After 40 years as a writer, I have learned a new trick, thanks to the generosity of spirit of my writing friends. So, I am paying it forward and sharing this insight with others who want to improve their writing.
When I write fiction, I BECOME my character, and write as that person. This is approximately perfect in the first person. For example, please read this very short story, Jarro. All the text is Jarro speaking with you, or more exactly, me speaking with you while I am Jarro.
I have always treated third person writing in the same way. To my mind until now, every word was from within my character’s consciousness. The new trick is to realise, this ain’t so.
The problem was with a particular passage in the second volume of my Doom Healer series, in which I wrote from the point of view of a barely literate, drug-and-alcohol-using, wife-abusing Cincinnati resident who hates coloured people, Latinos, and everyone else he can.
My dear friend and writing mentor, Florence Weinberg, has done a beta read on the current version (approx. revision number 157 + or – 100) of the first two volumes of the series, and is now re-reading the third. To my delight, she has approved of all the content, except for this 3000 word chapter. My attempt at reproducing this man’s speech didn’t sound right to her.
So, I asked several American writer friends for advice, and am grateful for their response. The best of the wide-ranging though overlapping feedback is from that marvellous lady, Skye Taylor.
After many of our previous contacts, I was impressed enough with her to interview her on Bobbing Around, and you will still find our exchange to be interesting and even inspiring.
While others of my respondents gave excellent and helpful answers to the question I asked, Skye did a lot more: she also taught me a distinction between three components:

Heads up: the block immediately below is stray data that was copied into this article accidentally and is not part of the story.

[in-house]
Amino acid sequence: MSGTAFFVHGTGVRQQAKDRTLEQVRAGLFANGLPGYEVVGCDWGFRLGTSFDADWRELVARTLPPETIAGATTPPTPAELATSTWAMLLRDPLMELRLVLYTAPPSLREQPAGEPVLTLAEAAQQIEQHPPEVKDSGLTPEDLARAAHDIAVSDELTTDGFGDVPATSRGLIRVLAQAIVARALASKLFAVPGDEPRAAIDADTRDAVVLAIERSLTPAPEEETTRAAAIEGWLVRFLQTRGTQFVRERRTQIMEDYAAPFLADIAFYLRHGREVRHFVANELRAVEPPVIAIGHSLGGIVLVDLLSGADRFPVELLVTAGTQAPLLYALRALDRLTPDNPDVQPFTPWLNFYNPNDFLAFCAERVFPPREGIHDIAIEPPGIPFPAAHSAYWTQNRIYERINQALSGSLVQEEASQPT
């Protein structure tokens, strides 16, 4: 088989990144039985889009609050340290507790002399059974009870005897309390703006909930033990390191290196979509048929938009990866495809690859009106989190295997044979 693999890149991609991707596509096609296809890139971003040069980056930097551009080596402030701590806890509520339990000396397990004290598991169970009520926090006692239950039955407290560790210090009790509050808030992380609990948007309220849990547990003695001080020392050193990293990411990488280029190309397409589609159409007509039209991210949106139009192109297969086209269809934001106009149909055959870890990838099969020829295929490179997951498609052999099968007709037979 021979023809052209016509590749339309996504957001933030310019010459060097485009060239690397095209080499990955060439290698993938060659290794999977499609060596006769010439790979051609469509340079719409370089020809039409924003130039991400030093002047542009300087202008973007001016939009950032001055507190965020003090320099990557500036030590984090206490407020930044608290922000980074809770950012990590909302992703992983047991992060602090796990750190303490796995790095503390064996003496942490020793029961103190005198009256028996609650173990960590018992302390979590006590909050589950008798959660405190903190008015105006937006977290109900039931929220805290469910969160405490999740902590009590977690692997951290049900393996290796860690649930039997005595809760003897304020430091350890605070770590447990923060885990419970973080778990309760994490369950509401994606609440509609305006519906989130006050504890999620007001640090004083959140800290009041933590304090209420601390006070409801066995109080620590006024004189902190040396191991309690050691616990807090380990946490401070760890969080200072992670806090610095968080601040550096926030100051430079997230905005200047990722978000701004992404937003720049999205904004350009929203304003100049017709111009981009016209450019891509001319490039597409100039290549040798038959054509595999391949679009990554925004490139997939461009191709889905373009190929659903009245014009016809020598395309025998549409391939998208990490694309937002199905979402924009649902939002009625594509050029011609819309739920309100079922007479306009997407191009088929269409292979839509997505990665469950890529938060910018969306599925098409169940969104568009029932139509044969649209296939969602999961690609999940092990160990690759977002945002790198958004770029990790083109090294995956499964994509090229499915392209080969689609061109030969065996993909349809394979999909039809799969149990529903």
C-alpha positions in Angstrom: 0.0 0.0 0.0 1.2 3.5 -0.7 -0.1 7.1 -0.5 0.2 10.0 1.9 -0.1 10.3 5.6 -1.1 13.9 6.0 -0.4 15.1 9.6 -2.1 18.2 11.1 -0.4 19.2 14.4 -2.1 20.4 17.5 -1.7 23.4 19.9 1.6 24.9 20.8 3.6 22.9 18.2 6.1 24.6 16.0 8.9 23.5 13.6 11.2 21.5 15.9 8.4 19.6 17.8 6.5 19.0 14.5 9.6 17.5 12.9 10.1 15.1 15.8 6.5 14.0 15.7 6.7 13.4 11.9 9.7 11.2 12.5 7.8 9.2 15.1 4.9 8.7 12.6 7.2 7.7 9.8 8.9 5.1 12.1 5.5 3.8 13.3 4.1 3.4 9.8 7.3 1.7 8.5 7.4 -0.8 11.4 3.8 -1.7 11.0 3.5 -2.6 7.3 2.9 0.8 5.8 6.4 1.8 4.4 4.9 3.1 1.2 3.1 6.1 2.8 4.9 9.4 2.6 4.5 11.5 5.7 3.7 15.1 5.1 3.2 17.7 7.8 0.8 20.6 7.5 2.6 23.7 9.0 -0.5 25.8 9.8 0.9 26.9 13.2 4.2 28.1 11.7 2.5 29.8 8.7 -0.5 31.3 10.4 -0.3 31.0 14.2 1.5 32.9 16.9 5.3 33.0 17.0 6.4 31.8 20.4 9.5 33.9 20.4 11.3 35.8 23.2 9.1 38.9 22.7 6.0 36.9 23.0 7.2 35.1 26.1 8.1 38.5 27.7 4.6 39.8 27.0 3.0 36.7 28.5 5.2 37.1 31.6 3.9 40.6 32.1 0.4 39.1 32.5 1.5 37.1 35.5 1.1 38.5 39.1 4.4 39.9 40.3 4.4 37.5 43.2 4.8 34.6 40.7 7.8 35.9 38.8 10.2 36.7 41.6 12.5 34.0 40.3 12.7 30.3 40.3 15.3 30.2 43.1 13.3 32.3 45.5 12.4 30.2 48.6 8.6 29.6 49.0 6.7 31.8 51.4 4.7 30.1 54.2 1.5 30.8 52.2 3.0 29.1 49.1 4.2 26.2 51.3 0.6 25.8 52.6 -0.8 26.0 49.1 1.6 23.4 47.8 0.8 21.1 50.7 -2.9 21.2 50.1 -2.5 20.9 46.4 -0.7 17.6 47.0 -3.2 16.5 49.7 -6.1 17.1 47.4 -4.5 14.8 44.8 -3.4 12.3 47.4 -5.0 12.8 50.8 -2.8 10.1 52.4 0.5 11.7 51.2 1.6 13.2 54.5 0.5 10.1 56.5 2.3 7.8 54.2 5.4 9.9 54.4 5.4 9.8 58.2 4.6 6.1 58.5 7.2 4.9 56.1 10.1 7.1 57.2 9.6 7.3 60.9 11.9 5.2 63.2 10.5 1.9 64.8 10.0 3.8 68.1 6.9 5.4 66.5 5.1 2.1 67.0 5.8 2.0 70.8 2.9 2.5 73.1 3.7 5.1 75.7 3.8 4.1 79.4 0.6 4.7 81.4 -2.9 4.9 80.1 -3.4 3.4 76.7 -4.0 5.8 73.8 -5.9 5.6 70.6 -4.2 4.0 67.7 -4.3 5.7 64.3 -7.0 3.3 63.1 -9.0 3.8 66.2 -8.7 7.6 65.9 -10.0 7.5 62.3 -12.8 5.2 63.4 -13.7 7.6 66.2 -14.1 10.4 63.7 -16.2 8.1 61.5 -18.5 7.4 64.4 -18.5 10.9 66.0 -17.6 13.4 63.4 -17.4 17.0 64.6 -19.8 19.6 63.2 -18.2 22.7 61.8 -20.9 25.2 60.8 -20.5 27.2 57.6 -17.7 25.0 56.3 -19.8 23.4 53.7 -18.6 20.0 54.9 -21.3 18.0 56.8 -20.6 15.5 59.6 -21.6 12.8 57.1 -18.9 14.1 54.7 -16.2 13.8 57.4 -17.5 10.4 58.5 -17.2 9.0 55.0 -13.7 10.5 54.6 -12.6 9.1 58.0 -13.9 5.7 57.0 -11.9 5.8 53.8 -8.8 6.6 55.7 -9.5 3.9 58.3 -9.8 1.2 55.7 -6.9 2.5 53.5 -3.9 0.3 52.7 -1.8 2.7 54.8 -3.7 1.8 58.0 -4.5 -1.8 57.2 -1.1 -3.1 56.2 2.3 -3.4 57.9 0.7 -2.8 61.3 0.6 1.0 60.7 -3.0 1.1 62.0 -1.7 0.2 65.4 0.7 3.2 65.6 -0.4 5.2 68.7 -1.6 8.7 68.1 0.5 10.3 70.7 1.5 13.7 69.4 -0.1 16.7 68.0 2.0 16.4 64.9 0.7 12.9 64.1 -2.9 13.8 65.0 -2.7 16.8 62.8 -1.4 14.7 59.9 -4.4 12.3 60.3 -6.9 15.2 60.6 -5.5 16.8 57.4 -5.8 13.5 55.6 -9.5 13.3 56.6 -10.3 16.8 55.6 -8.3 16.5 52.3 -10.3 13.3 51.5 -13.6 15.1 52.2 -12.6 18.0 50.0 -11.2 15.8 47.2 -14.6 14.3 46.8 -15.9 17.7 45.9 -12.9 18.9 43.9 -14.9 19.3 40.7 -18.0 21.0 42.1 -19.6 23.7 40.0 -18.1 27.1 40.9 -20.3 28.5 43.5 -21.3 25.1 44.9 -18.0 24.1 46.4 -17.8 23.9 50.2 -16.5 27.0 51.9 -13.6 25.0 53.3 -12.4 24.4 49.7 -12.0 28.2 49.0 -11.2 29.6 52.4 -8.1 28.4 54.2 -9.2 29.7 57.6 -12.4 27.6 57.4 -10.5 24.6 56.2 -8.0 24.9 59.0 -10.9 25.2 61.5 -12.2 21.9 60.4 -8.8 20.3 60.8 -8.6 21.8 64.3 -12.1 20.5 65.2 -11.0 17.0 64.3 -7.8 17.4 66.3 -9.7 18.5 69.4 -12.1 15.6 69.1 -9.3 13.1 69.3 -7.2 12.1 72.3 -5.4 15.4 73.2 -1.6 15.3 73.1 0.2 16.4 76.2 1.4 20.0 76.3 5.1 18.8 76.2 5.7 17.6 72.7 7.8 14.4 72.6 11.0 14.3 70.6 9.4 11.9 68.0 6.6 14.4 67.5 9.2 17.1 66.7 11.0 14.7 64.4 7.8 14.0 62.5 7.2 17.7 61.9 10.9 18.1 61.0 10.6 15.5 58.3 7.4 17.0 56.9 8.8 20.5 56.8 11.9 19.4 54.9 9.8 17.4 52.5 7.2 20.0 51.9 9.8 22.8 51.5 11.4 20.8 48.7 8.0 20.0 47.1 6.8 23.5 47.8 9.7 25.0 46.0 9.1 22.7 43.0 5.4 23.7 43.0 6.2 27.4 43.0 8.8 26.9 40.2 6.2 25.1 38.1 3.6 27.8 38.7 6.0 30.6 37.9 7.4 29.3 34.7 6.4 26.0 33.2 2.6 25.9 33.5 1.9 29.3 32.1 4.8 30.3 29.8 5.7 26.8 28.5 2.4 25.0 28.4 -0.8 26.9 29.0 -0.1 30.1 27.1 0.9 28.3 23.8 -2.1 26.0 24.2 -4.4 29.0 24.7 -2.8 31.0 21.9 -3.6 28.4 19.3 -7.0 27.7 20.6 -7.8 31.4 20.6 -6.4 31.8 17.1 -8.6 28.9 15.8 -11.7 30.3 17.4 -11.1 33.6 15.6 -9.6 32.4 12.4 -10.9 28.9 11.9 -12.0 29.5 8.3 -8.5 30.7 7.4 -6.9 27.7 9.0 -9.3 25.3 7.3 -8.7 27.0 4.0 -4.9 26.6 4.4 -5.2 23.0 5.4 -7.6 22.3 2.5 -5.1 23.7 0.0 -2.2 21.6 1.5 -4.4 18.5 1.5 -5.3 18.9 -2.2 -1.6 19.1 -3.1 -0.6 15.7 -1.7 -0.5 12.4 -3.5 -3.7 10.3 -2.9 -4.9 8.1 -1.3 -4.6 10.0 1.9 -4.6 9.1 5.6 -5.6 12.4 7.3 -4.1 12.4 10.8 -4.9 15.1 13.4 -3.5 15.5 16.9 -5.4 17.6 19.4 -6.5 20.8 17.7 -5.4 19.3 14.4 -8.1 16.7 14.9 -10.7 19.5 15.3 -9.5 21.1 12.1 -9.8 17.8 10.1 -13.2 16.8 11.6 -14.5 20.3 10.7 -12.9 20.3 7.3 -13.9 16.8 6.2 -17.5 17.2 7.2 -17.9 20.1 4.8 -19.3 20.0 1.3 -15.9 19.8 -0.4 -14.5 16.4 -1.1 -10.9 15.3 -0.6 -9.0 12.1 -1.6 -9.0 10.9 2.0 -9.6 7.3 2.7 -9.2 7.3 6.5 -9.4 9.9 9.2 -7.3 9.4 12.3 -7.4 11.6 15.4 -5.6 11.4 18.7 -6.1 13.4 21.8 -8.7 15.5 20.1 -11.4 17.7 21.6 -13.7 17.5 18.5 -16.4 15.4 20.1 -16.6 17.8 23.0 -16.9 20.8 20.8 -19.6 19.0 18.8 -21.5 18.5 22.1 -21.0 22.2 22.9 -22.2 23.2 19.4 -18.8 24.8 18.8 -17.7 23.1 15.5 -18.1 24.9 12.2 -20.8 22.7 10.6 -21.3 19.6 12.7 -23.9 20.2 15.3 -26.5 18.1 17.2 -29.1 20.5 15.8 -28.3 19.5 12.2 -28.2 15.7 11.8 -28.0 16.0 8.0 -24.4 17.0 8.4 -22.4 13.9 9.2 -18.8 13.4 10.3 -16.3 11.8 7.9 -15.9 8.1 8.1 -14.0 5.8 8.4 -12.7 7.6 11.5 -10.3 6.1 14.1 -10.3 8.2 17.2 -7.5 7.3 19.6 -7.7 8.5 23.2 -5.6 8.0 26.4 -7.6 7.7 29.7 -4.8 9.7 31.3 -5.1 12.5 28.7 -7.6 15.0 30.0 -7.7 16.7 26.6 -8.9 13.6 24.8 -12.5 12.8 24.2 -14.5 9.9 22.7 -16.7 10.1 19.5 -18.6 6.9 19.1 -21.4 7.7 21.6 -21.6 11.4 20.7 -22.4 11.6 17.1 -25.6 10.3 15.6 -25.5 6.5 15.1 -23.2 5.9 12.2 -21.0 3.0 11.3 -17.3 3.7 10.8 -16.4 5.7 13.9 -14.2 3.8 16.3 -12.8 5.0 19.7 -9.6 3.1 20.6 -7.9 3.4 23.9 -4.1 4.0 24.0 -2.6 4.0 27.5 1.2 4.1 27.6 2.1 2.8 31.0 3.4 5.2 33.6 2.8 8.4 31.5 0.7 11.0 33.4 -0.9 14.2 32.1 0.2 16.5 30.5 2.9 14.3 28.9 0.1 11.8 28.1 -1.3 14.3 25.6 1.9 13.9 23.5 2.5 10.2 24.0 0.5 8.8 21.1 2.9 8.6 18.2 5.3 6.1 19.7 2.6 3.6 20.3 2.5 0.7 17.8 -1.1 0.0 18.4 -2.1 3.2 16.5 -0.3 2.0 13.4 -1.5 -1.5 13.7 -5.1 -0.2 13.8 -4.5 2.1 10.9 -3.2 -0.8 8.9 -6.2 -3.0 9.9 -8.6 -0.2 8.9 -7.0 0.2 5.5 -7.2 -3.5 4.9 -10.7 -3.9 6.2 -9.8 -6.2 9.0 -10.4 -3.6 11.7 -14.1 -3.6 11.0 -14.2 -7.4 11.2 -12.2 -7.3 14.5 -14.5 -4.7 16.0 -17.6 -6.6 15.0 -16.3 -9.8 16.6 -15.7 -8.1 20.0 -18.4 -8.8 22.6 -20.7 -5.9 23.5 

- Reporting on the internal events of the character like thoughts, memories, bodily sensations, perceptions, emotions. This includes that person’s observations of other people.
- Narrative, which is neither of these.
Even though, as I write, I AM the character, I need to distinguish my words from that of the person in the story. Skye illustrated this for me like this:
“I have one historical novel out with a man of Scottish birth, and I wanted to give him a hint of a Scottish accent or way of thinking, but was careful not to overdo it.
“There are plenty of books out there, some pretty popular, that write entire lines of dialog with a heavy Scots speech, but then it gets difficult for anyone who does not speak that way to read and sometimes even understand. So, I picked a few phrases that would be easily understood, or if not already known, easily inferred from the context where it was first used, as in Aye, or Nae, or dinna.
“But to write and entire line of dialog as ‘Dinna fash, lassie, I wilna skaieth ye’ is not helpful. Just ‘Dinna fash, lassie, I wilna hurt ye,’ or even ‘Dinna fear, I wilna hurt ye’ gets the point across without leaving the reader struggling to translate. And if I’m describing that Scot’s actions, I would say, ‘He did not hit her as she cringed, but lowered his hand to his side’ — All with no accent at all, because even though it’s in his POV, it’s narrative describing action.”
My character swears, and uses derogatory terms for people different from himself. So, my lesson is, I should use his terms when reporting his words or thoughts, but avoid them otherwise, when I am narrating the situation.
Several other writing friends implicitly made the same point by complaining about the n word, and too much swearing. They are right — and thanks to Skye, I now know why, and what to do about it.